2.1. Finding the Equations of the Edges of the Optical Fiber and Reflection Image

As shown in Figure 3, in drawing a line from the background to the optical fiber, there is a grey level intensity drop between the optical fiber and the background. By drawing several lines, the coordinates of the edge points are found and the least squares method is used to calculate the equation of the edge. In this way, all four edges of the optical fiber and the reflection image are found, as shown in Figure 3. The equations for all four edges are shown in (1) to (4), respectively:where , and 4.

Figure 3: Edges of optical fiber and reflection image.
2.2. Finding the Lapping Film

There are two methods for finding the line of the lapping film: the two-point method and the angular bisector method. Both methods are described below.

2.2.1. Two-Point Method

From Figure 3, lines and intersect at point . The coordinates of point are shown in

Lines and intersect at point . The coordinates of point are shown in

From (2) and (3), the lapping film equation can be derived, as shown in

2.2.2. Angular Bisector Method

Since the lapping film plays the role of a mirror, the slope of the lapping film should be equal to half of the sum of the slopes of lines and , as shown in

From (2) and (5), the lapping film equation can be derived, as shown in

Once the location of the lapping film is found, it is important to note if the lapping film is horizontal enough. If the lapping film is not perpendicular to the vertical displacement axis, axis, the contact force might be different from that expected and so affect the material removal rate.

2.3. Find the End Point of the Edges of the Optical Fiber and Reflection Image

A line drawn through the edge of optical fiber to intersection point shows there is a grey level intensity drop between the optical fiber and the background. The coordinates of the end point of the edge of the optical fiber, , are found, as shown in Figure 2. In the same way, the coordinates of the end point of the edge of the reflection image, , are also found.

2.4. Find the Contact Point and Distance

The coordinates of the edge points, and , and the equation of the lapping film, , are found. The contact points and distances are determined as follows:

3. Mathematical Model of the Contact Force

The polishing mechanism of the glass was widely discussed [4, 6, 7]. In this study, the Preston equation [4] was used as the governing equation for the polishing operation. The material removal rate (MRR) can be expressed as follows:where is the Preston coefficient (μm2/mN ), is the thickness removal rate (μm/s), is the contact force (mN), is the polishing area (μm2), and is the polishing velocity (μm/s).

Since the Preston equation is derived from plate glass polishing, (8) should be modified if the polishing area varies with time.

Since , the MRR is modified as follows:where is the volume removal rate (μm3/s).

From (9), the volume removal rate is proportional to polishing velocity and contact force . The polishing velocity is determined by setting the speed of the abrasive pad and work piece and is held constant during the polishing operation. The contact force is proportional to the displacement of the contact point. Once the displacement of the contact point is known, the contact force can be derived. The free body diagram of the optical fiber is shown in Figure 4. Deflection is defined as positive if it is upward and the deflection angle is defined as positive if it is clockwise. The body weight of the optical fiber is neglected since the effect is quite small compared with the contact force.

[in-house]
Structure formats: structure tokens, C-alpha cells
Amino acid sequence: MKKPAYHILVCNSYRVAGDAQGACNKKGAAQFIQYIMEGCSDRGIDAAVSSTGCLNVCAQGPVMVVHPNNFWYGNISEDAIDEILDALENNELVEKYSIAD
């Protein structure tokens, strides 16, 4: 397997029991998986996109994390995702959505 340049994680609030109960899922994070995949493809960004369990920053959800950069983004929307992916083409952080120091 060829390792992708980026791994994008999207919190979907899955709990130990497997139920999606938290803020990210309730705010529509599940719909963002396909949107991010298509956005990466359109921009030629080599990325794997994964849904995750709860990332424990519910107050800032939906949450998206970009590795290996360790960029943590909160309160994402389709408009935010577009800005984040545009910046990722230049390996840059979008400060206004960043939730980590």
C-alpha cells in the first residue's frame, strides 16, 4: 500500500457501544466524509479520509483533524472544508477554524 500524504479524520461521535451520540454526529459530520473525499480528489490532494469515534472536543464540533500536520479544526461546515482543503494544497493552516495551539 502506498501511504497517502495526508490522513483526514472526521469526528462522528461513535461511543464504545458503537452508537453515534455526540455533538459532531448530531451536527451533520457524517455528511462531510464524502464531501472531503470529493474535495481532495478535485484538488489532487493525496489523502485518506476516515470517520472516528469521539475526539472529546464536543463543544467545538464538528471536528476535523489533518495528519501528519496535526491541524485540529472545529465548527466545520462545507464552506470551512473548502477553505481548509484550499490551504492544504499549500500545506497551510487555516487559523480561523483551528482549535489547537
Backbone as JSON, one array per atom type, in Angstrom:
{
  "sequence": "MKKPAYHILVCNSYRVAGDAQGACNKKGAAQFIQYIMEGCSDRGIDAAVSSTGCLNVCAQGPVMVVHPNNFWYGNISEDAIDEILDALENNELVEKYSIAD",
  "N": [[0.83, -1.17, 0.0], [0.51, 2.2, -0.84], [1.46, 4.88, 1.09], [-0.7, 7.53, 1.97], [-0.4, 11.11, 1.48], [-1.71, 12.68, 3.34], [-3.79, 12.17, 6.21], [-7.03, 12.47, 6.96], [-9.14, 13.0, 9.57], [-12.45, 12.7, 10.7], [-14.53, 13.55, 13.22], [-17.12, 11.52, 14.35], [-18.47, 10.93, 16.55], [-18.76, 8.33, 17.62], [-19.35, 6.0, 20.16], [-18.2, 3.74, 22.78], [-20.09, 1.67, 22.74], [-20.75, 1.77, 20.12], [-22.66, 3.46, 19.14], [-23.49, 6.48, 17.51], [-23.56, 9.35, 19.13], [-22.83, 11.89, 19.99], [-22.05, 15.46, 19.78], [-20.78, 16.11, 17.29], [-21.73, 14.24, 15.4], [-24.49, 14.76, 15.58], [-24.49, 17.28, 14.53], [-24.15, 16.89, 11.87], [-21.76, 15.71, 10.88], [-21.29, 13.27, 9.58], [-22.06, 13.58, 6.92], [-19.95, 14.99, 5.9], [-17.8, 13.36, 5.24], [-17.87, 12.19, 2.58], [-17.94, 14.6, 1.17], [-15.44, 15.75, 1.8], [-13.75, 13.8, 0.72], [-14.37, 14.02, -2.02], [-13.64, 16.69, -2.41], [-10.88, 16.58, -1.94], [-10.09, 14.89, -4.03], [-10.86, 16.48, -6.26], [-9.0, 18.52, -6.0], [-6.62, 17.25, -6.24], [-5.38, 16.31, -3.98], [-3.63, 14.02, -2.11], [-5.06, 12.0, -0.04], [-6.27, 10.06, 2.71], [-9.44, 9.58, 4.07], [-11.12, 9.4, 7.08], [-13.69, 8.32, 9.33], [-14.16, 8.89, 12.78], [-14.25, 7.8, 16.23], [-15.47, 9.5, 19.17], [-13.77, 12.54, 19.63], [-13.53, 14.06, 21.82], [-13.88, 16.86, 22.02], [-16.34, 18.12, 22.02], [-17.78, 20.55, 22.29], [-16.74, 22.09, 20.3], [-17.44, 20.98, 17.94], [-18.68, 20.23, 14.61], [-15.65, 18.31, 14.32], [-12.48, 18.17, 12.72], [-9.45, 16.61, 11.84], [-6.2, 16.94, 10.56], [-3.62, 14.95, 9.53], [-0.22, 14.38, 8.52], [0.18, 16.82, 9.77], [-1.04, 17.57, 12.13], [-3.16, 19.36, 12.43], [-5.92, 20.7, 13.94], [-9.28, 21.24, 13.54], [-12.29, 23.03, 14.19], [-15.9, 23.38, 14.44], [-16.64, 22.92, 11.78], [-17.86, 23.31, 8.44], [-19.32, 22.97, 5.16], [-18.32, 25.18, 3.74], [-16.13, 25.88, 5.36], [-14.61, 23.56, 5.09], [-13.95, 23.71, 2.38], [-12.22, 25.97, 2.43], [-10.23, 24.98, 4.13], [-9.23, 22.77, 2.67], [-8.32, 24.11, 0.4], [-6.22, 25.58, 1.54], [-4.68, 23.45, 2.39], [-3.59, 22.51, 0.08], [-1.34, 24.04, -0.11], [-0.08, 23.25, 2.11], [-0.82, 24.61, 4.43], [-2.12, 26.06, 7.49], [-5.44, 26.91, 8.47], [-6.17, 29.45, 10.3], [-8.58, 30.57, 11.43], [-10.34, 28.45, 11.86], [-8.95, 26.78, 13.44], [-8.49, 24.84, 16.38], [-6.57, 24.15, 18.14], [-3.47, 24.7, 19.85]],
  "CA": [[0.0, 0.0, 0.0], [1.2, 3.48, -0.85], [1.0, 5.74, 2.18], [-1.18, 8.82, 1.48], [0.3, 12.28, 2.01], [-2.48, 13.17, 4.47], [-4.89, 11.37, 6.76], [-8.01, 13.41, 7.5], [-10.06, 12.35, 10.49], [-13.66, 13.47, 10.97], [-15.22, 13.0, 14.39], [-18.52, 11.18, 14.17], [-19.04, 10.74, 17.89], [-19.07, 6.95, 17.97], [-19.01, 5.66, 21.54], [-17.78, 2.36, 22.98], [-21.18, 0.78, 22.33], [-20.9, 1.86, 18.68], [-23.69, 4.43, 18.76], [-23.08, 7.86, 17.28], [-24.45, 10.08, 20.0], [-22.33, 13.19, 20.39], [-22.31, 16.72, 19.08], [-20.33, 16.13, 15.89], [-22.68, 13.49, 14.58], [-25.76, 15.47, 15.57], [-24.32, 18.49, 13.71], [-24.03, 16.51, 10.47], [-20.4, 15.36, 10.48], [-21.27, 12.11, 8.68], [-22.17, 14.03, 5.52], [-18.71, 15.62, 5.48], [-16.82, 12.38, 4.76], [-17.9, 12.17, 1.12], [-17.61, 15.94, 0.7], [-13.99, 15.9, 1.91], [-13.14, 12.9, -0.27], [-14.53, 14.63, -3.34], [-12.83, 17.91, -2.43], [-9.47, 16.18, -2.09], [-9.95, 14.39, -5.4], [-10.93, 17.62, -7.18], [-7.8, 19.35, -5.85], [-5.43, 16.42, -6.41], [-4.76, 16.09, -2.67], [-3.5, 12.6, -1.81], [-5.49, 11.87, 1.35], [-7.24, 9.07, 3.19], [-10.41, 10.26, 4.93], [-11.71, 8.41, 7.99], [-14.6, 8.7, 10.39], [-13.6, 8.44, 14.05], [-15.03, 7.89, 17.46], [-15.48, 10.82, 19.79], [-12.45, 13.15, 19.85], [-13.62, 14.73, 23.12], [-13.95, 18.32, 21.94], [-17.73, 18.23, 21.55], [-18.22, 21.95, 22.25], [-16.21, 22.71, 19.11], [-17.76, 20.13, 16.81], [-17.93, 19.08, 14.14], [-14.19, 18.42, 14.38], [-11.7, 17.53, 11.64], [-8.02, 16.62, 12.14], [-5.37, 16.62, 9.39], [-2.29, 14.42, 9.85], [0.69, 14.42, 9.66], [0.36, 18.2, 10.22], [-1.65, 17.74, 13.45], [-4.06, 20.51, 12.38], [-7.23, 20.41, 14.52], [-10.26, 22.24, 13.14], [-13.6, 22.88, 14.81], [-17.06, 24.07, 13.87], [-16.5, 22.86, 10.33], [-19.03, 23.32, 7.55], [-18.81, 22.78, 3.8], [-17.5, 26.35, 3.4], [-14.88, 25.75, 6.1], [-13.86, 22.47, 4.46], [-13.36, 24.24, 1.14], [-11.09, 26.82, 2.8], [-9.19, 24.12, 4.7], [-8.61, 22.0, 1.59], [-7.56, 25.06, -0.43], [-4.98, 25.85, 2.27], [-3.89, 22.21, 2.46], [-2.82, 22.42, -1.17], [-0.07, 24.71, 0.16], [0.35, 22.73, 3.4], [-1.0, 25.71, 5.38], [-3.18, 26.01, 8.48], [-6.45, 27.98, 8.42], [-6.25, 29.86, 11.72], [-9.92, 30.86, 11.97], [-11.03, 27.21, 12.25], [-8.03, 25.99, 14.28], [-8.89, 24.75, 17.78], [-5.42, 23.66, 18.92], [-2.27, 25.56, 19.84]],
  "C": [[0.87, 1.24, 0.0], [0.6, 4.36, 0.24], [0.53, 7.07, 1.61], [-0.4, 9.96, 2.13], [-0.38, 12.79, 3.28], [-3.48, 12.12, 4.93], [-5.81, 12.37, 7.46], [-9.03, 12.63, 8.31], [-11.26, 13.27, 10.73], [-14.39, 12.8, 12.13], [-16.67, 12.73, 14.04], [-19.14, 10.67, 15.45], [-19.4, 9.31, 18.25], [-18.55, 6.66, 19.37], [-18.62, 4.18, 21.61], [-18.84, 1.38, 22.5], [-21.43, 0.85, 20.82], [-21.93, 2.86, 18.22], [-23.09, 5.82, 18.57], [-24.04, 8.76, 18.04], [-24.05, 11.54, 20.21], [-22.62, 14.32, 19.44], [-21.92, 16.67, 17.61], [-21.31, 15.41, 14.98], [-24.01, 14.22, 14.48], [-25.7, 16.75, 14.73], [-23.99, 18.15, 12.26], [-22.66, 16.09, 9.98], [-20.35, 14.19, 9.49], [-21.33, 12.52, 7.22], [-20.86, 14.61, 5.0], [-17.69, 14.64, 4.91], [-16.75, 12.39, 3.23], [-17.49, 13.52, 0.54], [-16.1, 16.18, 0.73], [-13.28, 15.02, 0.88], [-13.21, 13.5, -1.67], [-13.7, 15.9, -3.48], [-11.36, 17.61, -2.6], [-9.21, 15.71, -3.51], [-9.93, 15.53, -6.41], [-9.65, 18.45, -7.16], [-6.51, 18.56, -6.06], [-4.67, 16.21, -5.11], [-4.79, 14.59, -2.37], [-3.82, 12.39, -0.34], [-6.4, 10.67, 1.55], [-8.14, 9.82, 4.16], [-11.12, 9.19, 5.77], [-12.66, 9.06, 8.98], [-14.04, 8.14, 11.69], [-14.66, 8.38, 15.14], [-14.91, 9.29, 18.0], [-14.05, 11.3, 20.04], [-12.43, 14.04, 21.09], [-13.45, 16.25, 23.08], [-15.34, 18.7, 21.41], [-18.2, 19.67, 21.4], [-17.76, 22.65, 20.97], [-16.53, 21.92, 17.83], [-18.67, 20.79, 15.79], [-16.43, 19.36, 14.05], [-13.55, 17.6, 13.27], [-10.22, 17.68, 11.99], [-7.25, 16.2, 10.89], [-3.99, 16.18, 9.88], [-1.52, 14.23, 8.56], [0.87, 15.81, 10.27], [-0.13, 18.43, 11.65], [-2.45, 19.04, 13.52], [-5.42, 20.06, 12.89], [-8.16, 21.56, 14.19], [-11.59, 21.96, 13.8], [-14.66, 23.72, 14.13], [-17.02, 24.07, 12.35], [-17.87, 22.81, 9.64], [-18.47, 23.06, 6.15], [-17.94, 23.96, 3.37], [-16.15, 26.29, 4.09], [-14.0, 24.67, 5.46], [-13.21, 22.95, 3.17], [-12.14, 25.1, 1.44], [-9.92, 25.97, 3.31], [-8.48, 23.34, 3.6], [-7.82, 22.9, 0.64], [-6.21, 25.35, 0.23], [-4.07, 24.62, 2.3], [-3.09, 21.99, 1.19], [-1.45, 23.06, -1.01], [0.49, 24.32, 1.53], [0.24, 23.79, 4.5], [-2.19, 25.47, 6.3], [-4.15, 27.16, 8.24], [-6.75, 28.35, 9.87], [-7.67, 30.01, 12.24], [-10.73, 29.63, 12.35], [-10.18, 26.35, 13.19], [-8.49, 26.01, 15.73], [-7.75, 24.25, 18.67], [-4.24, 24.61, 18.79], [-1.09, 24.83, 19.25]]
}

Figure 4: Free body diagram of the polishing process.
3.1. Coordinate Transformation between XY and UV Coordinate Systems

As Figure 4 shows, the lapping film moves a distance, , upward in the coordinate system. The new positions of the contact points in the and coordinate systems are shown in (10) and (11), respectively:where is the radius of the optical fiber, is the tilt angle, is the horizontal displacement of the contact point in the coordinate system, is the vertical displacement of the contact point in the coordinate system, and are the coordinates of the end point of the neutral axis in the coordinate system, and is the inclined angle of the end point of the neutral axis in the coordinate system.

According to the coordinate transformation method, the relation of the contact point between the coordinates and coordinates is

From (12), the coordinate of the free end point of the neutral axis can be found. Then, the displacement of the free end point of the neutral axis can be calculated. The displacement of the free end point of the neutral axis is helpful in determining the contact force.

3.2. Large Deflection of Cantilever Beam under Concentrated Load

From the large deflection of cantilever beam theory [8], the relation between inclined angle and concentrated load is shown in Figure 5:Let

Figure 5: Large deflection of cantilever beam under concentrated load.

The deflection of the cantilever beam can be calculated as follows:where is Young’s modulus; is the second moment of area of the beam’s cross section; is the inclined angle of the free end point of the neutral axis; is the length of the cantilever beam; is the coordinate of the free end point of the neutral axis in the axis; is the coordinate of the free end point of the neutral axis in the axis; and , , , and are complete and incomplete elliptic integrals of the first and second kinds, respectively.